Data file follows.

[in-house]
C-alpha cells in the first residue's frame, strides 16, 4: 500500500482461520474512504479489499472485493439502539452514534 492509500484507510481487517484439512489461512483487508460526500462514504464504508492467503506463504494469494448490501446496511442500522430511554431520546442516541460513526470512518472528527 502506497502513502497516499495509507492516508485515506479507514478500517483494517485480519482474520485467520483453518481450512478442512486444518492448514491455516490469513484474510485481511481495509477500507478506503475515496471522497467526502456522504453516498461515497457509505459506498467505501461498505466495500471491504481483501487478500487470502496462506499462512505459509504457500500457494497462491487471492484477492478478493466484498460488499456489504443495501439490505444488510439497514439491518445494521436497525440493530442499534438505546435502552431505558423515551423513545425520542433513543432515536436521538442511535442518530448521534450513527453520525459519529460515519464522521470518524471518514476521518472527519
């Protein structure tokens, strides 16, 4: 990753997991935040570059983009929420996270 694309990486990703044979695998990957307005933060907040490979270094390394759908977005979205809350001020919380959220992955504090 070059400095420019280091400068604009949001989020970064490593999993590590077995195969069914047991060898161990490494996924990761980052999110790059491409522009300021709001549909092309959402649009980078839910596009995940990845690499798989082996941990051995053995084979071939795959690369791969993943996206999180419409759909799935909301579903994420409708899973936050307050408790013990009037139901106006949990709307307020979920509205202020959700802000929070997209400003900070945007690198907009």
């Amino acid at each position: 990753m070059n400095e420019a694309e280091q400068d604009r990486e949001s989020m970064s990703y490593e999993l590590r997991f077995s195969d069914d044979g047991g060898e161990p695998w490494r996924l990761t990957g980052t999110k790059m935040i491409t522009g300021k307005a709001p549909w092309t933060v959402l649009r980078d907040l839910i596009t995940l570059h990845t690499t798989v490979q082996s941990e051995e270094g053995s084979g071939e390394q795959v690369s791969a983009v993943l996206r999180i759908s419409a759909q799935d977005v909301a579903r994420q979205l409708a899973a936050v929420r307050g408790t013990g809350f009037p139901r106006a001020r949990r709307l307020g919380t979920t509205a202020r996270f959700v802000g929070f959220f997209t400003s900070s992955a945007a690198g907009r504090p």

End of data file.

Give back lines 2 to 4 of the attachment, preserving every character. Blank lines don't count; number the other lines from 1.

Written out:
C-alpha cells in the first residue's frame, strides 16, 4: 500500500482461520474512504479489499472485493439502539452514534 492509500484507510481487517484439512489461512483487508460526500462514504464504508492467503506463504494469494448490501446496511442500522430511554431520546442516541460513526470512518472528527 502506497502513502497516499495509507492516508485515506479507514478500517483494517485480519482474520485467520483453518481450512478442512486444518492448514491455516490469513484474510485481511481495509477500507478506503475515496471522497467526502456522504453516498461515497457509505459506498467505501461498505466495500471491504481483501487478500487470502496462506499462512505459509504457500500457494497462491487471492484477492478478493466484498460488499456489504443495501439490505444488510439497514439491518445494521436497525440493530442499534438505546435502552431505558423515551423513545425520542433513543432515536436521538442511535442518530448521534450513527453520525459519529460515519464522521470518524471518514476521518472527519
């Protein structure tokens, strides 16, 4: 990753997991935040570059983009929420996270 694309990486990703044979695998990957307005933060907040490979270094390394759908977005979205809350001020919380959220992955504090 070059400095420019280091400068604009949001989020970064490593999993590590077995195969069914047991060898161990490494996924990761980052999110790059491409522009300021709001549909092309959402649009980078839910596009995940990845690499798989082996941990051995053995084979071939795959690369791969993943996206999180419409759909799935909301579903994420409708899973936050307050408790013990009037139901106006949990709307307020979920509205202020959700802000929070997209400003900070945007690198907009």
């Amino acid at each position: 990753m070059n400095e420019a694309e280091q400068d604009r990486e949001s989020m970064s990703y490593e999993l590590r997991f077995s195969d069914d044979g047991g060898e161990p695998w490494r996924l990761t990957g980052t999110k790059m935040i491409t522009g300021k307005a709001p549909w092309t933060v959402l649009r980078d907040l839910i596009t995940l570059h990845t690499t798989v490979q082996s941990e051995e270094g053995s084979g071939e390394q795959v690369s791969a983009v993943l996206r999180i759908s419409a759909q799935d977005v909301a579903r994420q979205l409708a899973a936050v929420r307050g408790t013990g809350f009037p139901r106006a001020r949990r709307l307020g919380t979920t509205a202020r996270f959700v802000g929070f959220f997209t400003s900070s992955a945007a690198g907009r504090p």